I’m originally from Bangladesh, but I’ve been to India a couple of times now. Each journey lasts from a couple of weeks to a month. I travel there because of the diversity – you’d be surprised at how different each region is from the other. It feels like a dozen countries have mixed together to form a vast mystical land. It’s a culture shock heaven.
I’m drawn to India’s people, who are the most memorable I’ve ever met, and the spirituality. Saying my prayers at the Delhi Jama Masjid, talking to the crimson cloaked monks in the monasteries of Darjeeling, and meditating in the underground temple in Hampi were some of the most memorable moments of my life. I particularly love the mountain city of Darjeeling. The mist-covered streets are one of a kind.
Some say if you want to experience true Indian culture, you go to Varanasi – I think they’re right. Varanasi is the epitome of the ‘Indian experience.’ The long haired, bearded sadhus, with their calm expressions, are iconic. You find plenty of them just chilling on the Gangaghat river.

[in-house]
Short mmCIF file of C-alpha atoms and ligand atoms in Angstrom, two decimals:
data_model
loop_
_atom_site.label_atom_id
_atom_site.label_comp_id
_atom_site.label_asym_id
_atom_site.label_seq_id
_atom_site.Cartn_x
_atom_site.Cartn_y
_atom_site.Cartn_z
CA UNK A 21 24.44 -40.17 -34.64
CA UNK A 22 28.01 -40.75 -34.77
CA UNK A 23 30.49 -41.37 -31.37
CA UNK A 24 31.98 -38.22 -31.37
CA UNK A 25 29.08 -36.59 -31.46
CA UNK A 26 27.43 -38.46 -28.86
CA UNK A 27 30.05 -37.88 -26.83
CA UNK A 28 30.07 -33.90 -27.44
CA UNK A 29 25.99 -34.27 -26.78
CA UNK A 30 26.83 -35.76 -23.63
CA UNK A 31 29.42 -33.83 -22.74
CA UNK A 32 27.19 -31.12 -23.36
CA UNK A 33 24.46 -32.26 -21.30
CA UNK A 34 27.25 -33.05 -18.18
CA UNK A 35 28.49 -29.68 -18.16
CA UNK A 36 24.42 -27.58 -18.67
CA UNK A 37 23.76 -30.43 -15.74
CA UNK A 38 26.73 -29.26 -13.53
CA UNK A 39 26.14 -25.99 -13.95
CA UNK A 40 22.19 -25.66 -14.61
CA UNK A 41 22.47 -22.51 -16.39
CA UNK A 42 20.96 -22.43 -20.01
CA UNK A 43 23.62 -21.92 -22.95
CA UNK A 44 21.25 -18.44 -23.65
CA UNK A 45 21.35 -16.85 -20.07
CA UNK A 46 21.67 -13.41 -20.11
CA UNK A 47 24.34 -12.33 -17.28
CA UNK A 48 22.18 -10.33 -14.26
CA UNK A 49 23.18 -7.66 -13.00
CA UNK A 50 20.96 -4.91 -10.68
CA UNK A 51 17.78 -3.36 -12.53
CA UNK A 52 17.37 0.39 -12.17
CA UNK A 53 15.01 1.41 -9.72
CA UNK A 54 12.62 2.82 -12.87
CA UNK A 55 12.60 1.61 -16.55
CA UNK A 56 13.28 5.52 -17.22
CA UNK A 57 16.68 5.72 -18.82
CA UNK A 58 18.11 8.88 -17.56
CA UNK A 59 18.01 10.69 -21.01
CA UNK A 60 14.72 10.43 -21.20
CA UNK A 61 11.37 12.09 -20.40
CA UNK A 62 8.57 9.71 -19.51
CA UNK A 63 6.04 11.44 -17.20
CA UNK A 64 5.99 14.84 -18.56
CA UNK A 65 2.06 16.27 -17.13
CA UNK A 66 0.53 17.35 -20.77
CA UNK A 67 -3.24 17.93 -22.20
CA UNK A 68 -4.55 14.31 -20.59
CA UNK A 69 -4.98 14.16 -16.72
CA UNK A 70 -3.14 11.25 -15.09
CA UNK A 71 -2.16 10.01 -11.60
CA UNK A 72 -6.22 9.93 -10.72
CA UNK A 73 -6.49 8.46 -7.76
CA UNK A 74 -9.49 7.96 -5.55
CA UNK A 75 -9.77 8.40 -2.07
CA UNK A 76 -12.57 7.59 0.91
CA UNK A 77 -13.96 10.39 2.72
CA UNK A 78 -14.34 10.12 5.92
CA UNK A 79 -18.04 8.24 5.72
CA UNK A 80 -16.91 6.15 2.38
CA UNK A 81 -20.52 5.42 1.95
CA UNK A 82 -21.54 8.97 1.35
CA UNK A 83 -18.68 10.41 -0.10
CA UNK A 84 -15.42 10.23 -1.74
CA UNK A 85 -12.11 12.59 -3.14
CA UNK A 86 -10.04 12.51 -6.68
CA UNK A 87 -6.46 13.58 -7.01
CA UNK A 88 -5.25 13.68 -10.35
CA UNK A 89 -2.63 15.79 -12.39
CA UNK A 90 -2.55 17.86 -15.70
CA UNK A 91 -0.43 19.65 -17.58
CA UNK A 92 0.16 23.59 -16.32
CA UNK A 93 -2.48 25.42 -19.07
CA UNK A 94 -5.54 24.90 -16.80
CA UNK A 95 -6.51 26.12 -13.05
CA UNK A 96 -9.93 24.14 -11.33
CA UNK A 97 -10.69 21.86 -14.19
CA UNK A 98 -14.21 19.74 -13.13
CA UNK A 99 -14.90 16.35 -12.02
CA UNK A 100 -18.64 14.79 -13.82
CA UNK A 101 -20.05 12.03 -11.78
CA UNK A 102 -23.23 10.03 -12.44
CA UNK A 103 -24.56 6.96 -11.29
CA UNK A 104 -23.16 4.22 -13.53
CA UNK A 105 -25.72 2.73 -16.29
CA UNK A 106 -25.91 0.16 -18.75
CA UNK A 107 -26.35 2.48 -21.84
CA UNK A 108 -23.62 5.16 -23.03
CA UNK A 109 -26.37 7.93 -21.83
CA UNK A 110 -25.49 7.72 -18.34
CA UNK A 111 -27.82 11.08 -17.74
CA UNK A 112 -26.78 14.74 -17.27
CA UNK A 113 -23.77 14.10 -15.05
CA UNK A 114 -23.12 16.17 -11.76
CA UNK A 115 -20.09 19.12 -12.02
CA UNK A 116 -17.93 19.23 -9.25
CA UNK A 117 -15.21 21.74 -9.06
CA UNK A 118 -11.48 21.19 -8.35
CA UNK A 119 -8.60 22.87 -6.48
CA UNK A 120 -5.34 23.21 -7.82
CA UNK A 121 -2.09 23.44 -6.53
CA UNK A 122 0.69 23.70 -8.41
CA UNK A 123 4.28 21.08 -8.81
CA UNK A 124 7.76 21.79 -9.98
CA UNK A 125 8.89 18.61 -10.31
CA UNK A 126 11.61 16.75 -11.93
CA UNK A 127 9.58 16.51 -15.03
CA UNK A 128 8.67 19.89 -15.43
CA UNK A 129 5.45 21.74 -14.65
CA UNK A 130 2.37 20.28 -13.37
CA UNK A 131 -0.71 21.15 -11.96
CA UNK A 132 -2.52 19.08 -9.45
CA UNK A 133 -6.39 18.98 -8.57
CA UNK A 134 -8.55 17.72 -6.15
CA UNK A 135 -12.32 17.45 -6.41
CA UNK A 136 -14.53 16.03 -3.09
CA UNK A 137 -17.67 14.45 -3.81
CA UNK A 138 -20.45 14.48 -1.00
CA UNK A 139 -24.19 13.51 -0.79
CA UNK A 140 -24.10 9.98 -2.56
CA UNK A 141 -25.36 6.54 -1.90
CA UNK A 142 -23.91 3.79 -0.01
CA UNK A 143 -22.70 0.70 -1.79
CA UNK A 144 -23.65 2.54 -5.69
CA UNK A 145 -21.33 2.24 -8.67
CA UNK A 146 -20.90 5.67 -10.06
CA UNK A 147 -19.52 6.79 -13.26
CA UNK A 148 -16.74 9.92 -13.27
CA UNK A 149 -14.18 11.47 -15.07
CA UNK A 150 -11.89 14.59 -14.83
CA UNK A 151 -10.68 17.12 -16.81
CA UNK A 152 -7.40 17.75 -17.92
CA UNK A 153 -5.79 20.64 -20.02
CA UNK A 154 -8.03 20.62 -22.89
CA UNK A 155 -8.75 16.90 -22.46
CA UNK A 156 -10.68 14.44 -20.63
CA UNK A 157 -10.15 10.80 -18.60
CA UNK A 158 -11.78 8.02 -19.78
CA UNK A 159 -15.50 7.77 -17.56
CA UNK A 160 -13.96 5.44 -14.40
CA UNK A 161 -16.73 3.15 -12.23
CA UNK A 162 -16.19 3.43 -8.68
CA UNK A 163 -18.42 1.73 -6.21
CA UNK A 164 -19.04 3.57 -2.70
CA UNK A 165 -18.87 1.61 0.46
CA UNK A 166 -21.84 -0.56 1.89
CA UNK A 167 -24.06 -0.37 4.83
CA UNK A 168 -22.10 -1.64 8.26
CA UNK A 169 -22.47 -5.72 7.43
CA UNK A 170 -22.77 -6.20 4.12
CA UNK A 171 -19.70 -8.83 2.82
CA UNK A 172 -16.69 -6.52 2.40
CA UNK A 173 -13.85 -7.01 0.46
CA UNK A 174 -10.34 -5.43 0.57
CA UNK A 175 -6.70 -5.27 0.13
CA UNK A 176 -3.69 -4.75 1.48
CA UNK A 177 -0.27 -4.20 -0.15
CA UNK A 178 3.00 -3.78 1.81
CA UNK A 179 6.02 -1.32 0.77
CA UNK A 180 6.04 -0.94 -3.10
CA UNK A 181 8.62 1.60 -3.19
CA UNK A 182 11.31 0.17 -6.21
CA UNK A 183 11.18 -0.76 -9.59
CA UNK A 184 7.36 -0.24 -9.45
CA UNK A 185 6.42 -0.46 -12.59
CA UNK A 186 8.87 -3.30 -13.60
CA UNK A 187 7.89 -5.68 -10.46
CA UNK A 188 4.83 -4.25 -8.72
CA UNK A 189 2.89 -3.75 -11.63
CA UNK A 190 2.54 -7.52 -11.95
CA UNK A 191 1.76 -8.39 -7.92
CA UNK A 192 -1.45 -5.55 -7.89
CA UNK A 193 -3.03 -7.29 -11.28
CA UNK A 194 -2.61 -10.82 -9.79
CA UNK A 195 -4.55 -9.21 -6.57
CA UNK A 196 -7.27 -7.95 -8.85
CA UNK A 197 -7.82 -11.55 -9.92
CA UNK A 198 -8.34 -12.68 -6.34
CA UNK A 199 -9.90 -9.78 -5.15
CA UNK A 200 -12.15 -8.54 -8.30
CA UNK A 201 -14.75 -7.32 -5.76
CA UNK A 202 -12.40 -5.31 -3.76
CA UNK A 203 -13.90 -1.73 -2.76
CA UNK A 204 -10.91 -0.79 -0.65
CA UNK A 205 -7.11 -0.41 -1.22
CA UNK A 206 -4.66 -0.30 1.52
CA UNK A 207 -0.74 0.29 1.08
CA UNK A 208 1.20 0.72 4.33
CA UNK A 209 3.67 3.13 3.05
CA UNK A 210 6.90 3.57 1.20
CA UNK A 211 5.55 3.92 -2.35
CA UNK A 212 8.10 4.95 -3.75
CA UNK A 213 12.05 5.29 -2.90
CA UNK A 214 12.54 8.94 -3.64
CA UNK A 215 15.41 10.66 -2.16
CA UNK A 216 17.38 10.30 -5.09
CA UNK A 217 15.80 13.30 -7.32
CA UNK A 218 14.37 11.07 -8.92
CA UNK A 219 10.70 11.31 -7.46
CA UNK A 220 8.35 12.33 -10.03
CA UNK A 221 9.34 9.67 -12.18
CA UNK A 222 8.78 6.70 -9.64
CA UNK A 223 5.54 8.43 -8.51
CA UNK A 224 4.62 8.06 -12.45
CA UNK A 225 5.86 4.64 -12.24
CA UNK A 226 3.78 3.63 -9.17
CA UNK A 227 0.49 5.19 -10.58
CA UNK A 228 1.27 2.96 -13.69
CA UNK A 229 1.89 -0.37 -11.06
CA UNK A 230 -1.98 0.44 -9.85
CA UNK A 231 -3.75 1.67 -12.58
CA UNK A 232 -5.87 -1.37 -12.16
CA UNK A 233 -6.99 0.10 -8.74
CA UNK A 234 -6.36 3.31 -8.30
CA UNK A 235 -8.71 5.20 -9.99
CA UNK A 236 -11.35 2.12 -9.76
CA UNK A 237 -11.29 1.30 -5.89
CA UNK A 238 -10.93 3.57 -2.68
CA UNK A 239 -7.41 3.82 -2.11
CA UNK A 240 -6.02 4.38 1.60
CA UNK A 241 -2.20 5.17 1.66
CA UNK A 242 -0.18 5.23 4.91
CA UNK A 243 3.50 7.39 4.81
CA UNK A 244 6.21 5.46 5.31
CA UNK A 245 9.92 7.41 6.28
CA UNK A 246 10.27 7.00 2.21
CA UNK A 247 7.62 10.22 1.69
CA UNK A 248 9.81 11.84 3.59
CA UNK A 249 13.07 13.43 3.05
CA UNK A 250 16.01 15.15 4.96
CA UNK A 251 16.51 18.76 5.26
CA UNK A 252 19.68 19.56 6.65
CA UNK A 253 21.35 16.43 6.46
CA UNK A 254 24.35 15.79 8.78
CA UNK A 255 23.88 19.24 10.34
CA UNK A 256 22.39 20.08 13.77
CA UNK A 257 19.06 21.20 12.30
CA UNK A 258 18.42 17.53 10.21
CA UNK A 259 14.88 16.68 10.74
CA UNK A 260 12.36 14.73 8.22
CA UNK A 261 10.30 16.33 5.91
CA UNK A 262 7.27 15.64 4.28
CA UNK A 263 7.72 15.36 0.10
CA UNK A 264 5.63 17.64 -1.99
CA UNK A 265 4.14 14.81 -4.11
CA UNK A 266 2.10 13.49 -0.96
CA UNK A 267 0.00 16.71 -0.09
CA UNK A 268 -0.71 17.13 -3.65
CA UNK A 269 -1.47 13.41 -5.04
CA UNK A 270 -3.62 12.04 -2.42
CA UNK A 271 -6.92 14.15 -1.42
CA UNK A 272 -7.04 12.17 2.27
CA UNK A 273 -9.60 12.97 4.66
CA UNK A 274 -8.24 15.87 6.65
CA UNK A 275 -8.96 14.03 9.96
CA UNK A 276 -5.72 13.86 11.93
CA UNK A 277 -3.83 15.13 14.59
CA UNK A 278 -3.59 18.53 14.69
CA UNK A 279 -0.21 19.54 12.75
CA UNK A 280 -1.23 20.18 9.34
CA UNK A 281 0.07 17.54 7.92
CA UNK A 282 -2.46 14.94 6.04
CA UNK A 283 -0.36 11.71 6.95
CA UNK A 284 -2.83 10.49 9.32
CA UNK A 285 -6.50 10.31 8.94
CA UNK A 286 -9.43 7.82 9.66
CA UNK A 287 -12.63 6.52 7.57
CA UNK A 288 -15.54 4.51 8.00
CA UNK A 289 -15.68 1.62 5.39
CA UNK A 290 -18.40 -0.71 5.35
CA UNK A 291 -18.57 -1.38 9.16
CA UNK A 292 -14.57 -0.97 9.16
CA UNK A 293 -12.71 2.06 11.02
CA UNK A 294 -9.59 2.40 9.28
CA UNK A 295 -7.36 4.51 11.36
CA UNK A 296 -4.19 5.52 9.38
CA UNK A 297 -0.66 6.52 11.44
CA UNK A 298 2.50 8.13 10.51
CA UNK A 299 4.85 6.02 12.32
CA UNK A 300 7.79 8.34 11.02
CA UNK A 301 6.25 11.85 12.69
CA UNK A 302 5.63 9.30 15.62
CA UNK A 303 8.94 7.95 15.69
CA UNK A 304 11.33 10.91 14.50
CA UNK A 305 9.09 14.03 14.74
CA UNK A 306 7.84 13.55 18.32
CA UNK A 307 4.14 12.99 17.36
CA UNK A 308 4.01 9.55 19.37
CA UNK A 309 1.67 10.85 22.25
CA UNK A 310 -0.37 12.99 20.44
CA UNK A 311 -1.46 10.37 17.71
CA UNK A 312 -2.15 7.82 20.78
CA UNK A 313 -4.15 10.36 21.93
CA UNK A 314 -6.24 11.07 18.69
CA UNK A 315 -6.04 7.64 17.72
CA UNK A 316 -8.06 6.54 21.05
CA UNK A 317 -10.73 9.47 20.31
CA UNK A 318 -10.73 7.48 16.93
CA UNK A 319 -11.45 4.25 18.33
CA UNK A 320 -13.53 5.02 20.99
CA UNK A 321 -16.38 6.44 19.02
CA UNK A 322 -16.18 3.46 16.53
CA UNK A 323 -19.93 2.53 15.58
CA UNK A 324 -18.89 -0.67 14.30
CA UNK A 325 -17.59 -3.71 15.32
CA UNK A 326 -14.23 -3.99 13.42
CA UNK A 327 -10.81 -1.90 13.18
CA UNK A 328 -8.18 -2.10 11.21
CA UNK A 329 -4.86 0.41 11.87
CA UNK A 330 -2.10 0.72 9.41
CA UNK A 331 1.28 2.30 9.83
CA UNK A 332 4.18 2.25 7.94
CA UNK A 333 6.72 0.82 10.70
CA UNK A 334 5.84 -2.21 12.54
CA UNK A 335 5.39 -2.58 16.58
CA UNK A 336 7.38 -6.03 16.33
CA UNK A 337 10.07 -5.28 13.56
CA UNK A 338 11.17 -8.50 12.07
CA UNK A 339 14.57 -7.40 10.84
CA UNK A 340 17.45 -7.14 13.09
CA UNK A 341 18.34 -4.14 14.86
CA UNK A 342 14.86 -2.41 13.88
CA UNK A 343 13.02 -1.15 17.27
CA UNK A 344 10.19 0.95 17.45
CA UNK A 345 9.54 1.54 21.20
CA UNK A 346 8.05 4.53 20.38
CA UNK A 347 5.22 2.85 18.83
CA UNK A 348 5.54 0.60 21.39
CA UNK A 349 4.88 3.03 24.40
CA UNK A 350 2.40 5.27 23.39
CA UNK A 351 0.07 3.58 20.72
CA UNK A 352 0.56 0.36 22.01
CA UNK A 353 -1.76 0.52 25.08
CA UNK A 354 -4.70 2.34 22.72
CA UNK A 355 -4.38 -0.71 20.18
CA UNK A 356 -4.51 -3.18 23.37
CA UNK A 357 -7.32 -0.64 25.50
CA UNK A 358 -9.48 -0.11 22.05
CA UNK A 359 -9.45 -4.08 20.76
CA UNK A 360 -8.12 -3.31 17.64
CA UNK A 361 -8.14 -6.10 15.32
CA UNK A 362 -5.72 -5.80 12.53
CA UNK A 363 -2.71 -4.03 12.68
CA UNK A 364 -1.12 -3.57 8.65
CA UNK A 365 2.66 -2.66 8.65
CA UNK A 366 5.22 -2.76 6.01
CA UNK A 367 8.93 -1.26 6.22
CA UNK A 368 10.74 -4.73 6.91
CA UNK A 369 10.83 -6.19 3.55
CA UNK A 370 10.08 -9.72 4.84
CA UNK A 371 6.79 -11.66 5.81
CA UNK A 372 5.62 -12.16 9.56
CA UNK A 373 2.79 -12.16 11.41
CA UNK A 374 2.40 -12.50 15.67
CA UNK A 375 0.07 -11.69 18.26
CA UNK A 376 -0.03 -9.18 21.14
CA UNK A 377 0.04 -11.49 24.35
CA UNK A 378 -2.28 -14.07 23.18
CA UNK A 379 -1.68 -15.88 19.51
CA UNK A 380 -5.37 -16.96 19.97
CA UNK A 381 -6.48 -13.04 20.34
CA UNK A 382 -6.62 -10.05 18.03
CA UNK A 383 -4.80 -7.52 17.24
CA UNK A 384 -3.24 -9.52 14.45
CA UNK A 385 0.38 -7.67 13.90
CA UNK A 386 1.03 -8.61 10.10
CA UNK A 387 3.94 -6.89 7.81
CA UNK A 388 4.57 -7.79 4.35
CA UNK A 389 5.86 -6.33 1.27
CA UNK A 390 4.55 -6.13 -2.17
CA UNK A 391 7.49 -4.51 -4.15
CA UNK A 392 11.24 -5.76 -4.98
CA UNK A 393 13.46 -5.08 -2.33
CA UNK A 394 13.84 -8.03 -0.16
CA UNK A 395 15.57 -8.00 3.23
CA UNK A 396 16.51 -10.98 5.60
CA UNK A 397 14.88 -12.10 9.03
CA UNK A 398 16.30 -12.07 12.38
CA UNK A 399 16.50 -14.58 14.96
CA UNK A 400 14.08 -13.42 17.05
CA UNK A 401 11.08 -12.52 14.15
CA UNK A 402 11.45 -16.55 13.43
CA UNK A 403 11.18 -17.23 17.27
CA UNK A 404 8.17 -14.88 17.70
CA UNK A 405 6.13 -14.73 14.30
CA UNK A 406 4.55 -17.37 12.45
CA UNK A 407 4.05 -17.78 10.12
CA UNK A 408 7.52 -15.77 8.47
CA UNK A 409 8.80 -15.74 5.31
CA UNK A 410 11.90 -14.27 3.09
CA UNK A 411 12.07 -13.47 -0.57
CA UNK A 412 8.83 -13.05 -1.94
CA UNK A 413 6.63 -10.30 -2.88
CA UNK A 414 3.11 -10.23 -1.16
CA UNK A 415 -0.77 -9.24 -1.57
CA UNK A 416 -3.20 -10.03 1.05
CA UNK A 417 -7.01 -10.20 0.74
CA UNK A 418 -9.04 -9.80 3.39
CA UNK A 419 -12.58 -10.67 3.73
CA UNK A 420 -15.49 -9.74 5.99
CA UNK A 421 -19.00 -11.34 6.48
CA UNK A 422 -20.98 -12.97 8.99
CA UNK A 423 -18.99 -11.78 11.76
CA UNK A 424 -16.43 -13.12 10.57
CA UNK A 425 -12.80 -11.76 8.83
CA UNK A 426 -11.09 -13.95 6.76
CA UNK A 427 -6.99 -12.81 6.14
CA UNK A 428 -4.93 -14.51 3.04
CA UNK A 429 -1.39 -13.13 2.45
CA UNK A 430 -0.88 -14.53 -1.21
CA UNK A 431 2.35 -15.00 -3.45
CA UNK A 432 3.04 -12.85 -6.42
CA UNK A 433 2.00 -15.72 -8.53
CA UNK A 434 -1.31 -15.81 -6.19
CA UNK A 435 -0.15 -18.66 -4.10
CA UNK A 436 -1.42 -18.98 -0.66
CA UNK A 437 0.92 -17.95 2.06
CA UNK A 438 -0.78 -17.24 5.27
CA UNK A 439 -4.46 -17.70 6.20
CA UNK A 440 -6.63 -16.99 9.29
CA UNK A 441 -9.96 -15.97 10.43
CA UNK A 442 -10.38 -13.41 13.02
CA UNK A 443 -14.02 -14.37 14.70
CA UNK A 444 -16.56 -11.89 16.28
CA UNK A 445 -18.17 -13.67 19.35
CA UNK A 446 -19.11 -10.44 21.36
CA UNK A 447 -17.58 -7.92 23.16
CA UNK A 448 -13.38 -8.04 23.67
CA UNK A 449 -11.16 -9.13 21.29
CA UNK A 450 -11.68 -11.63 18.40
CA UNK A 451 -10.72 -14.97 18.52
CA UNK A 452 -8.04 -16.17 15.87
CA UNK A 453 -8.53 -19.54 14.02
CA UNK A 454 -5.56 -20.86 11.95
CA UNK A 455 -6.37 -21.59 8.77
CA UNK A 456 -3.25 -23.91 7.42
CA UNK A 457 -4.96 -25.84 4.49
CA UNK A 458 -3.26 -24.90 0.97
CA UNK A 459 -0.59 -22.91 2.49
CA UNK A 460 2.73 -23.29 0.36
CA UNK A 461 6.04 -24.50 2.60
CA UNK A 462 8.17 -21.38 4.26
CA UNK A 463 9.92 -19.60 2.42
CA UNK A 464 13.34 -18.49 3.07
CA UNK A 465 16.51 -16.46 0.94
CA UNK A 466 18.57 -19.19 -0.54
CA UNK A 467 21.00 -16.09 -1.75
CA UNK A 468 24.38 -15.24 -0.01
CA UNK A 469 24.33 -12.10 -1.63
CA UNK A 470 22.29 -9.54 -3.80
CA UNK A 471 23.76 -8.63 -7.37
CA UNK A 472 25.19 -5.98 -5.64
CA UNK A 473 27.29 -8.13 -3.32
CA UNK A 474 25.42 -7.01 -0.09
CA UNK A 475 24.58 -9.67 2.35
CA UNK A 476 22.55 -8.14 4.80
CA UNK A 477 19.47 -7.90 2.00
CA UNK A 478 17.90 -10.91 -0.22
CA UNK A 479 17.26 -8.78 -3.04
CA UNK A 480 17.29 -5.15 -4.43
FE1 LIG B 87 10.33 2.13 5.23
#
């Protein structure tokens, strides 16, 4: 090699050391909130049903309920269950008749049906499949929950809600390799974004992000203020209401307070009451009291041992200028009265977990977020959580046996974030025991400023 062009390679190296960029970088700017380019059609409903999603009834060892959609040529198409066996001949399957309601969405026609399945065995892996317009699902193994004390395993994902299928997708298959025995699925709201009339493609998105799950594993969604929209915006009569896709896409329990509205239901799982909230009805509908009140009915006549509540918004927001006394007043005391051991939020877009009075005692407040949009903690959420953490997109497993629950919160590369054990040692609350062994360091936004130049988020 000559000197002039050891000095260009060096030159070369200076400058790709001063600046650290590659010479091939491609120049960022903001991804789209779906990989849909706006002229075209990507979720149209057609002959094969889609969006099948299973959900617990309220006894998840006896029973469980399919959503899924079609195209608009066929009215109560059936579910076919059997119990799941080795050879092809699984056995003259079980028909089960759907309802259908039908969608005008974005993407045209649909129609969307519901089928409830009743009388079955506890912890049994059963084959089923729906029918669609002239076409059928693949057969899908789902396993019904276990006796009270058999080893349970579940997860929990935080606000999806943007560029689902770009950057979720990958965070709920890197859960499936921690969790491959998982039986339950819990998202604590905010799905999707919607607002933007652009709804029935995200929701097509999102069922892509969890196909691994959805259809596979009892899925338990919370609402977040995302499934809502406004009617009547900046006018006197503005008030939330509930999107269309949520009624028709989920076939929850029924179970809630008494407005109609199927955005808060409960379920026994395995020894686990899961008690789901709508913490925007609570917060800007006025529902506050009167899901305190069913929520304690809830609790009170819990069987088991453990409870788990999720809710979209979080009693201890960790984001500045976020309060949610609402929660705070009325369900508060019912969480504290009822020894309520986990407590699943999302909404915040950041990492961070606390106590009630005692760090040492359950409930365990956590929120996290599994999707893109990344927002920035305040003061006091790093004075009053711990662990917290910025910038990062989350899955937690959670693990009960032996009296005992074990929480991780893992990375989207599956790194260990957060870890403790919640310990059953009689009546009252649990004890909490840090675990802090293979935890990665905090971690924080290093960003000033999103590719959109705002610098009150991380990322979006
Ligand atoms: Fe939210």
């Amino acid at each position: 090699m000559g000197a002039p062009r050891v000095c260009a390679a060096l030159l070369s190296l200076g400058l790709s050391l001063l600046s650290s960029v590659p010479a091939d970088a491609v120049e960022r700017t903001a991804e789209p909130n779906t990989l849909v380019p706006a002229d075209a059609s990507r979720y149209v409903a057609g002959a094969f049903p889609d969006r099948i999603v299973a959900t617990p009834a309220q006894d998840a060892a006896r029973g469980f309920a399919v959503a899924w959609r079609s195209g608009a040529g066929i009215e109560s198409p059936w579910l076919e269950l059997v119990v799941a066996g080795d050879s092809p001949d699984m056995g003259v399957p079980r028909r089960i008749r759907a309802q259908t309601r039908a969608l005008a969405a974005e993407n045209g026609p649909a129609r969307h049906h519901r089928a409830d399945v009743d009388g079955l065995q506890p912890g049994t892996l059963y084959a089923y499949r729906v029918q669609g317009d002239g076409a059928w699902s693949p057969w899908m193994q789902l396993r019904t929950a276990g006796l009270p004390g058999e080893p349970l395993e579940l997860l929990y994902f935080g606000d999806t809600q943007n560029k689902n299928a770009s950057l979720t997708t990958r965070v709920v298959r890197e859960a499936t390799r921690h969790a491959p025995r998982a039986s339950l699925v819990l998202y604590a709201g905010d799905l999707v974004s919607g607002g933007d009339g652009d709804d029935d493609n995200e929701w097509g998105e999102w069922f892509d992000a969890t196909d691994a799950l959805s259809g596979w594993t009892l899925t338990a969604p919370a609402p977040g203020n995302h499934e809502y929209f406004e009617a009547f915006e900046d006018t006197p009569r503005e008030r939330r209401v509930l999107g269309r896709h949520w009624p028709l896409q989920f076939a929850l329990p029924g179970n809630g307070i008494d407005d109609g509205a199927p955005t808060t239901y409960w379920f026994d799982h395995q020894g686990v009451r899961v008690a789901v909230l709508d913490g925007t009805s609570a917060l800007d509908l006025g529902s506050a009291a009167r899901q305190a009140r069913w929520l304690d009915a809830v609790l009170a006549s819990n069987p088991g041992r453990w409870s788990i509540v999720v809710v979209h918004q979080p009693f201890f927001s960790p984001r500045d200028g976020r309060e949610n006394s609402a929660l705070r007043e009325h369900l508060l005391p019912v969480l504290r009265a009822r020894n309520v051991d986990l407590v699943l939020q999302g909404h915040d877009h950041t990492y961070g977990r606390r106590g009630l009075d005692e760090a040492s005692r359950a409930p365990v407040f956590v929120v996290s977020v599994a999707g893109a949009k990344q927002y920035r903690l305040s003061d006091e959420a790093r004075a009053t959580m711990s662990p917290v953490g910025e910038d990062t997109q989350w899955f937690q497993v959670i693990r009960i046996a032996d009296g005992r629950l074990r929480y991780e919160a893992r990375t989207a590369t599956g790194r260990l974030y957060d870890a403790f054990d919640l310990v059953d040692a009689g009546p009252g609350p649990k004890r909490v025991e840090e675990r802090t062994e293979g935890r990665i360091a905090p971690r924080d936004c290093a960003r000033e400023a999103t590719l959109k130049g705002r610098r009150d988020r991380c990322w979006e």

The pyres of Varanasi [which sees people ritualistically burn the dead] are also a really important thing to witness. It’s possible to have epiphanies while watching the bodies burn to ashes.
The village of Hampi, in the south, is unique in its own ways. It’s a Unesco world heritage site, with vast landscapes covered with stone boulders. The temples and historical sites there are from the Vijayanagara Empire, dating back to the 14th century. It’s a bewitching place – like a city frozen in time.
Travelling through New Delhi and Kolkata were similar experiences. Both are India’s major cities; their infrastructure and transportation systems are much more developed. Watching the sunset by the Howrah Bridge felt dreamy.
If you are planning to go India, don’t be afraid to explore and find new places that you haven’t read about on the Internet. Set yourself up for a journey of a lifetime, and serious spiritual discovery.